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Soldier aiming rifle
8.01.02
Politics and Economy:
Inside the Pentagon
More on This Story:
Defense Dollars

On July 31, 2003, Reuters led its business news coverage with the headline "Defense Spending Driving U.S. Economy." In January 1961 President Dwight D. Eisenhower issued a warning about this symbiotic relationship between government defense spending and the economy in his farewell address to the nation. Indeed, Department of Defense and related defense spending accounts for the majority of federal spending in nearly every state. And the U.S. accounts for 43 percent of world military spending. What are the actual numbers? Click to find out.



CHART: Defense Dollars: Most Bang for the Buck?      

This conjunction of an immense military establishment and a large arms industry is new in the American experience. The total influence — economic, political, even spiritual — is felt in every city, every state house, every office of the Federal government. --President Dwight D. Eisenhower's Farewell Address to the Nation


Eisenhower's words of warning undoubtedly hold extra weight, coming from an ex-General who had witnessed World War II defense spending restore a depression economy, and a president who presided over crucial years of the Cold War.

The current U.S. defense budget one of the largest in American history. The defense budget has not reached the high percentage of discretionary spending that it held during the Reagan administration. (Discretionary spending is the the portion of the federal budget that Congress can disperse — in 1982 defense spending accounted for 61.1 percent of the total discretionary budget.) However, the 2003 and 2004 budget numbers do not include the costs of the war in Iraq or peacekeeping and reconstruction efforts. Current Pentagon estimates run to $3.9 billion a month to keep nearly 150,000 American troops in Iraq. White House budget director Joshua B. Bolten puts the total reconstruction costs for 2003 at about $7.3 billion.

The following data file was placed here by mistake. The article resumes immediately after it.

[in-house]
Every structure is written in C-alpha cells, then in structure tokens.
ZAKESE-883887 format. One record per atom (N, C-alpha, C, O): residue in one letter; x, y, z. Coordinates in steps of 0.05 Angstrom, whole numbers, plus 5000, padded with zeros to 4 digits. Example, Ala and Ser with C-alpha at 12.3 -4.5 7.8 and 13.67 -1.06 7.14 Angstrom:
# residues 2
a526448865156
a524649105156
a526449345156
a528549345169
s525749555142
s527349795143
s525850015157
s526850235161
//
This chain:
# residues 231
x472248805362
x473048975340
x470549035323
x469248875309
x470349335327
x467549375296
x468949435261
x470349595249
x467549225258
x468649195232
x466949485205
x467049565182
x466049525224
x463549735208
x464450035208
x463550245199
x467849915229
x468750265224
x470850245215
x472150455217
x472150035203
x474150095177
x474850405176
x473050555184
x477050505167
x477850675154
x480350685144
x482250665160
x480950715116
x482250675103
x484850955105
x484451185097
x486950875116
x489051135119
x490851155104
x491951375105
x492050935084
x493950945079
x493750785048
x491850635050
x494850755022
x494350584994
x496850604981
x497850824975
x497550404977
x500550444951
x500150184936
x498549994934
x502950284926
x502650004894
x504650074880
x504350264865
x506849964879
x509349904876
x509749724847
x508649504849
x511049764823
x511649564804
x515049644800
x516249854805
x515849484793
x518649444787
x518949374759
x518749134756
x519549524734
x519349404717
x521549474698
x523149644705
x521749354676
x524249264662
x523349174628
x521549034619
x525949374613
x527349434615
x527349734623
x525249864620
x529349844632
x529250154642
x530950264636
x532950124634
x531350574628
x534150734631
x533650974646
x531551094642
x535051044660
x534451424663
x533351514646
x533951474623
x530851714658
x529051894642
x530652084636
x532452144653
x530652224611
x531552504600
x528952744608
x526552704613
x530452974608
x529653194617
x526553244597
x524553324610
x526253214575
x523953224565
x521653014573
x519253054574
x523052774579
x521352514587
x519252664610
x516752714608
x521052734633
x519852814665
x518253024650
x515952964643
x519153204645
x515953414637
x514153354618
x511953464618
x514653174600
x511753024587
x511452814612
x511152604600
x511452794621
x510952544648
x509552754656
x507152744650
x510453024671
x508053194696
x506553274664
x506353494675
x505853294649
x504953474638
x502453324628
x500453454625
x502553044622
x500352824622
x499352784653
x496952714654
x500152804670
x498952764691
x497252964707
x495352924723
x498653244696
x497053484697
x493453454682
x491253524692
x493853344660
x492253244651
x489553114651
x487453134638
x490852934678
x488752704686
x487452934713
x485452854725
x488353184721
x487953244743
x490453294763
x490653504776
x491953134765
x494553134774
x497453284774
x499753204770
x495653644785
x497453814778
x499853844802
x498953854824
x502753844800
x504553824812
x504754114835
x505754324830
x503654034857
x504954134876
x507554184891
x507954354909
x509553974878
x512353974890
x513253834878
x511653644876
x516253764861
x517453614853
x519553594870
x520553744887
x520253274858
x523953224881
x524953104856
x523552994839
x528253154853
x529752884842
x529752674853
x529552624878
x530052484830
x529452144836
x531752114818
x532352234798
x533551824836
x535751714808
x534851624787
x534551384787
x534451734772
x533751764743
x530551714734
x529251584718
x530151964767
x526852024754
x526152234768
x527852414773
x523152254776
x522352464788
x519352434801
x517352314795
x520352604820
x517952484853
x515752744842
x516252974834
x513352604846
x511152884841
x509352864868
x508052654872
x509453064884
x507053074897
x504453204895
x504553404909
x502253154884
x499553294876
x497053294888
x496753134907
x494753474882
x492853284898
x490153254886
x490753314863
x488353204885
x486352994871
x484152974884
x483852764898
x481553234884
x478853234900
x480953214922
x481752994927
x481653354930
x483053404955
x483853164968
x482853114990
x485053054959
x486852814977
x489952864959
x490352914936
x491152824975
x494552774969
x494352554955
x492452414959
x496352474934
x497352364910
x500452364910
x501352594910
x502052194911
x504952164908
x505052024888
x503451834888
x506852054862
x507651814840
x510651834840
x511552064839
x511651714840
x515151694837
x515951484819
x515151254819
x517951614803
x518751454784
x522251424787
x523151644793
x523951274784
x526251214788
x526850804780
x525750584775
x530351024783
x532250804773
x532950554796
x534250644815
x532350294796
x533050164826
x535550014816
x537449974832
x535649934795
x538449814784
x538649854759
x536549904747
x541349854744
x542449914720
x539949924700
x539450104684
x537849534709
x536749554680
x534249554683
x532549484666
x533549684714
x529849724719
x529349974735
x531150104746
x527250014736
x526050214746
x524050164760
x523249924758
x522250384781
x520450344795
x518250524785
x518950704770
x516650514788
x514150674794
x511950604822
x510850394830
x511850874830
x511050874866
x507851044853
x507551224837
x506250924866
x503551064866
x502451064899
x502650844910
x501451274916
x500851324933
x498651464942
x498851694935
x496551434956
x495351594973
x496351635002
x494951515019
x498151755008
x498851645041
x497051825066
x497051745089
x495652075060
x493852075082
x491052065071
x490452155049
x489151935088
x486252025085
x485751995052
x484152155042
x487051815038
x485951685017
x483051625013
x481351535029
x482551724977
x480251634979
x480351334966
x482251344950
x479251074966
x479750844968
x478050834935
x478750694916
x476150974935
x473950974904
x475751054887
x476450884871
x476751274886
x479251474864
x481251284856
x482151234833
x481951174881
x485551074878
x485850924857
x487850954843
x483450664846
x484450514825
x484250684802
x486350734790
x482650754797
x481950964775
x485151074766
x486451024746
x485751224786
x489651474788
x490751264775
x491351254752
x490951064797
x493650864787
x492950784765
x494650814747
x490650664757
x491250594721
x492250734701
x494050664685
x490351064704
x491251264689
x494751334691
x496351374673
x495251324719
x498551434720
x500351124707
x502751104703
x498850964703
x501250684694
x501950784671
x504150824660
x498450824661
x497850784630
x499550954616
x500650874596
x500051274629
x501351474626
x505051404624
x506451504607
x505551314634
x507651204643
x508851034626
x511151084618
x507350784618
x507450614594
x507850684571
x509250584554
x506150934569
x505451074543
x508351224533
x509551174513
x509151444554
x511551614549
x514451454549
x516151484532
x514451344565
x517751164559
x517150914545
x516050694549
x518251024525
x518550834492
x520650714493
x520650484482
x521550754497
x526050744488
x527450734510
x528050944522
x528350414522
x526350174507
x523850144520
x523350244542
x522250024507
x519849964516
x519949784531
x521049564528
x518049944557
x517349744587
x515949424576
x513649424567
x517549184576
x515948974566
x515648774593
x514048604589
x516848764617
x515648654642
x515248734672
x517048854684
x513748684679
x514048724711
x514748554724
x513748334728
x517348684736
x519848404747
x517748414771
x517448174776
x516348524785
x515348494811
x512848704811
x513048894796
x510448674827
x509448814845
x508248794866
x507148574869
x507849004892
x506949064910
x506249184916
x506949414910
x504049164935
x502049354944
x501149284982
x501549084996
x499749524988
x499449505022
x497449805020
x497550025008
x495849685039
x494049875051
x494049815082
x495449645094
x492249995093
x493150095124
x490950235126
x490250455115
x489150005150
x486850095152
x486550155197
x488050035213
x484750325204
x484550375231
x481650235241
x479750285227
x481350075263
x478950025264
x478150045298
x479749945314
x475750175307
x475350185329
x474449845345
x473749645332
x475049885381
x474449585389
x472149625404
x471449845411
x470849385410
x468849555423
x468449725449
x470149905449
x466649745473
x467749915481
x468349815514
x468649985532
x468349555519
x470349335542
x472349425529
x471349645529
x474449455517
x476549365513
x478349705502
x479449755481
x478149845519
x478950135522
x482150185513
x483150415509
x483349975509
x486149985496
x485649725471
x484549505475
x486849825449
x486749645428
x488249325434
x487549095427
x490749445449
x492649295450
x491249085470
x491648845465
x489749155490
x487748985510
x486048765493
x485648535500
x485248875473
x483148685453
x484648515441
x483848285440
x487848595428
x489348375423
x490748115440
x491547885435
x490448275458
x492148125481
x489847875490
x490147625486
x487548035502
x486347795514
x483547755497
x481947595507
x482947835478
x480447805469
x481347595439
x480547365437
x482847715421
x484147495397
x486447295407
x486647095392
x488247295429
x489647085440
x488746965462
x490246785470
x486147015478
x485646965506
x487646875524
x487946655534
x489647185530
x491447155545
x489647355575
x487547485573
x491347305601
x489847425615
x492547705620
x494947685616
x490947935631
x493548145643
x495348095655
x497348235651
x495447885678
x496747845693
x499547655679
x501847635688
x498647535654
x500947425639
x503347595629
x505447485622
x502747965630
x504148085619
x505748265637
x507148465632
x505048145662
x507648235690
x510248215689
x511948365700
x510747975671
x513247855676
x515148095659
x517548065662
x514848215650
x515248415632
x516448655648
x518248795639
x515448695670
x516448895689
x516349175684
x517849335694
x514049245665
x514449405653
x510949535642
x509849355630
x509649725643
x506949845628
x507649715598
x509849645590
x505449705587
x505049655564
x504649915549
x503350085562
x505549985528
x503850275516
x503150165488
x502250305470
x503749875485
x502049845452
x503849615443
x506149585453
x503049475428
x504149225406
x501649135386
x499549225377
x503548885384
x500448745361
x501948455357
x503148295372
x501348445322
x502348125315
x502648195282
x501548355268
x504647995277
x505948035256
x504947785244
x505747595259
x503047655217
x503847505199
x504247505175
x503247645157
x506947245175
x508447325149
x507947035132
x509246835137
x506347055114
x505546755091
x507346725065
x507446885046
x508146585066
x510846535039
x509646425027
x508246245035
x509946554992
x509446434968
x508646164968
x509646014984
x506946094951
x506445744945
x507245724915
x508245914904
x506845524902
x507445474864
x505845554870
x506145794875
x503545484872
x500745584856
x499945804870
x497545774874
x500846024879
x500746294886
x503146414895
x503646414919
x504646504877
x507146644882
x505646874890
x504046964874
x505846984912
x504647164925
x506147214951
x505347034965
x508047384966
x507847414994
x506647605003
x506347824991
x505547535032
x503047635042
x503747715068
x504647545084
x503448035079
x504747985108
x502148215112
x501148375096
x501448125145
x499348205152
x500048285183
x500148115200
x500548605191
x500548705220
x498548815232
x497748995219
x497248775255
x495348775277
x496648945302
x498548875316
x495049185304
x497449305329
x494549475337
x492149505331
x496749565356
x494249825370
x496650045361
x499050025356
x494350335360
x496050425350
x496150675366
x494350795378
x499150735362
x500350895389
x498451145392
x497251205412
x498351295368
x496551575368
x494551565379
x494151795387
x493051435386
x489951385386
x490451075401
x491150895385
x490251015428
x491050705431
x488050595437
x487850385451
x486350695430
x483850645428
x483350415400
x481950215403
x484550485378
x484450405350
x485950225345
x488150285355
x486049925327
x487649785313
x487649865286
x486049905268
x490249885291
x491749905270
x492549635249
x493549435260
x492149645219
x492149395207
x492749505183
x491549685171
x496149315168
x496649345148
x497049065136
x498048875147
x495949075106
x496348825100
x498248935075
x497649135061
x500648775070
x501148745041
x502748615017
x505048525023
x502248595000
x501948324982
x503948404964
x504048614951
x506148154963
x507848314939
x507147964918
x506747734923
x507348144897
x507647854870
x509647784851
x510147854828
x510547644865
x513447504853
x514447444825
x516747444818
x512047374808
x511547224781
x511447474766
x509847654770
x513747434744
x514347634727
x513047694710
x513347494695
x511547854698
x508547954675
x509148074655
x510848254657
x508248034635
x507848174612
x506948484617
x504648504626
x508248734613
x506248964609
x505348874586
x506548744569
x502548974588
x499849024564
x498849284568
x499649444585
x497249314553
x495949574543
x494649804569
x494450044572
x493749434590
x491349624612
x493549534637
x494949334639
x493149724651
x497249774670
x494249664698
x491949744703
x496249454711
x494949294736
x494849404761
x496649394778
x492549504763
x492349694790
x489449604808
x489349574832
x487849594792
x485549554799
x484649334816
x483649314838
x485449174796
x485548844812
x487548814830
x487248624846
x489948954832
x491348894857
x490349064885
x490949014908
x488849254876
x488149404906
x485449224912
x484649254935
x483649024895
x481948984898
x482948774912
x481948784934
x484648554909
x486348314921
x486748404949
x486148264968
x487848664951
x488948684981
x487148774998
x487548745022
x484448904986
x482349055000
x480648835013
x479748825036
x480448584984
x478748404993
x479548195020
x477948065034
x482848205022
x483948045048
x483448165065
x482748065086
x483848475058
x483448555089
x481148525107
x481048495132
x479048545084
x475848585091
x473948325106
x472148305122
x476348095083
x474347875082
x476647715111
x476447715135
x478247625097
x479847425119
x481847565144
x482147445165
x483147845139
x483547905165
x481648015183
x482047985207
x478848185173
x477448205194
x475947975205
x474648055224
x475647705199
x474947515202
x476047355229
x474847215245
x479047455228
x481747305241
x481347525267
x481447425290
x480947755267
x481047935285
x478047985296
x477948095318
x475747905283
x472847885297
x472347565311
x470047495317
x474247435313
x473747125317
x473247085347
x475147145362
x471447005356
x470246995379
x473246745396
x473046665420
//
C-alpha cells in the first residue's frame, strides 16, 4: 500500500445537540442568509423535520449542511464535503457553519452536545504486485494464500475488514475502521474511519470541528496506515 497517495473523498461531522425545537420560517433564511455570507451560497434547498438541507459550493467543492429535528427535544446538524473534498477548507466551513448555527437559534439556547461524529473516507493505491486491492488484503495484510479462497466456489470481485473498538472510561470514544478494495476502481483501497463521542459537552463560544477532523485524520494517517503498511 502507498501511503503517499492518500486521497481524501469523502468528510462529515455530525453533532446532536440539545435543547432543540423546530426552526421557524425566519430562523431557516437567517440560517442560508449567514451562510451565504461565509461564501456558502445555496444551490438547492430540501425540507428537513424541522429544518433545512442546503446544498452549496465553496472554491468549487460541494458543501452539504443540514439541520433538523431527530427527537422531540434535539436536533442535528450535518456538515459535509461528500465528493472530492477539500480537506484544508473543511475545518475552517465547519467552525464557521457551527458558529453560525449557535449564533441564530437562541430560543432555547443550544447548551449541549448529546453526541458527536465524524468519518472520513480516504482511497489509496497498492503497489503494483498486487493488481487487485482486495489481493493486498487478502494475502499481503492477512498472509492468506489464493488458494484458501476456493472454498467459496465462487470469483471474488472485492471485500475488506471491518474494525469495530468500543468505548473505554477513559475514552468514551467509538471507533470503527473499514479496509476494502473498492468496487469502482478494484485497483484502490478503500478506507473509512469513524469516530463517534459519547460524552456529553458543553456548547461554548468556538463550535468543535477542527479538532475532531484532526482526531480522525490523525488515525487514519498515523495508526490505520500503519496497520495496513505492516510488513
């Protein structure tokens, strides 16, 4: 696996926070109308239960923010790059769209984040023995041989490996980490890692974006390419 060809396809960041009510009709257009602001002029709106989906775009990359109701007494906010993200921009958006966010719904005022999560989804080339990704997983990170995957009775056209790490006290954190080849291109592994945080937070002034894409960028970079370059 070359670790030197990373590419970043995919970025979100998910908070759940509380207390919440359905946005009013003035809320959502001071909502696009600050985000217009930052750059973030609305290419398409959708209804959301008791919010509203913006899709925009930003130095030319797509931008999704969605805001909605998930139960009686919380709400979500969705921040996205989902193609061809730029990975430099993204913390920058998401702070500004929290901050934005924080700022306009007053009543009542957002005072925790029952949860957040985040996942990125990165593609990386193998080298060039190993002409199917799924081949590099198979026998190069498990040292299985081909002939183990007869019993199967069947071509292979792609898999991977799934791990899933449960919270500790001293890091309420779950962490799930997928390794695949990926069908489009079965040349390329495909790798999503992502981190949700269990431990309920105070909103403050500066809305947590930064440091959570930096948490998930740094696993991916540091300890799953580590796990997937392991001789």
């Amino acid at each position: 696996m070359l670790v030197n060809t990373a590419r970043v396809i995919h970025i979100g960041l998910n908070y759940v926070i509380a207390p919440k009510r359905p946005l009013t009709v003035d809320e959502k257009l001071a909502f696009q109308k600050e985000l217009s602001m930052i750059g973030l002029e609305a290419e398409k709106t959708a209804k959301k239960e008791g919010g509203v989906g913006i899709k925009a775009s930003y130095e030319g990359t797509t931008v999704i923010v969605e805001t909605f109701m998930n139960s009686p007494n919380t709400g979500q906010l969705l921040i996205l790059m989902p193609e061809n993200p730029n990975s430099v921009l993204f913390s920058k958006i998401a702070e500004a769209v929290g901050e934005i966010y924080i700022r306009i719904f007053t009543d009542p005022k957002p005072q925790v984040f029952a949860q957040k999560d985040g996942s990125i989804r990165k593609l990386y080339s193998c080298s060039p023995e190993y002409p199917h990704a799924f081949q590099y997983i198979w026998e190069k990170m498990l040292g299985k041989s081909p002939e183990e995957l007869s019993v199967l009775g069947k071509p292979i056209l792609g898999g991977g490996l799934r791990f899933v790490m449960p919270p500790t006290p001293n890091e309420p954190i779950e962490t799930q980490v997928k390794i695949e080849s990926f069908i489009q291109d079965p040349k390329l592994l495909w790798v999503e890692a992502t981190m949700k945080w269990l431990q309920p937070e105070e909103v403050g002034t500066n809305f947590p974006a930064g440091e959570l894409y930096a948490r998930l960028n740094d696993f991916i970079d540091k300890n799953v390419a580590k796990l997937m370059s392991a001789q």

*NOTE ABOUT THE FIGURES:

U.S. Spending: As noted above, discretionary spending is the part of the budget over which Congress has control (the numbers exclude entitlements such as Social Security, Veterans Benefits and other mandated programs). The figures for the 2003 budget come from the most recent House Budget Committee documents as the full spending package has yet to be passed. These numbers are rendered in constant 1996 dollars for easier comparison. [Numbers were put into constant (1996) dollars by using the deflators 'total defense' and 'total nondefense' as presented in Table 10.1, Budget of the United States government, FY2004, Historical Tables.]

U.S. Budget Breakdown: The White House's Citizen's Tax Guide 2002 provides information on spending by agency and by function. The figures of spending by function reflect the discretionary budget. The figures by agency reflect the total federal outlay. Figures by function reflect interest payments on the national debt.

Sources: THE NEW YORK TIMES, July 31, 2003; Reuters: Defense Spending Driving U.S. Economy; Budget of the United States Government, 2004; Congressional Budget Office; Office of Management and Budget;
National Priorities Project

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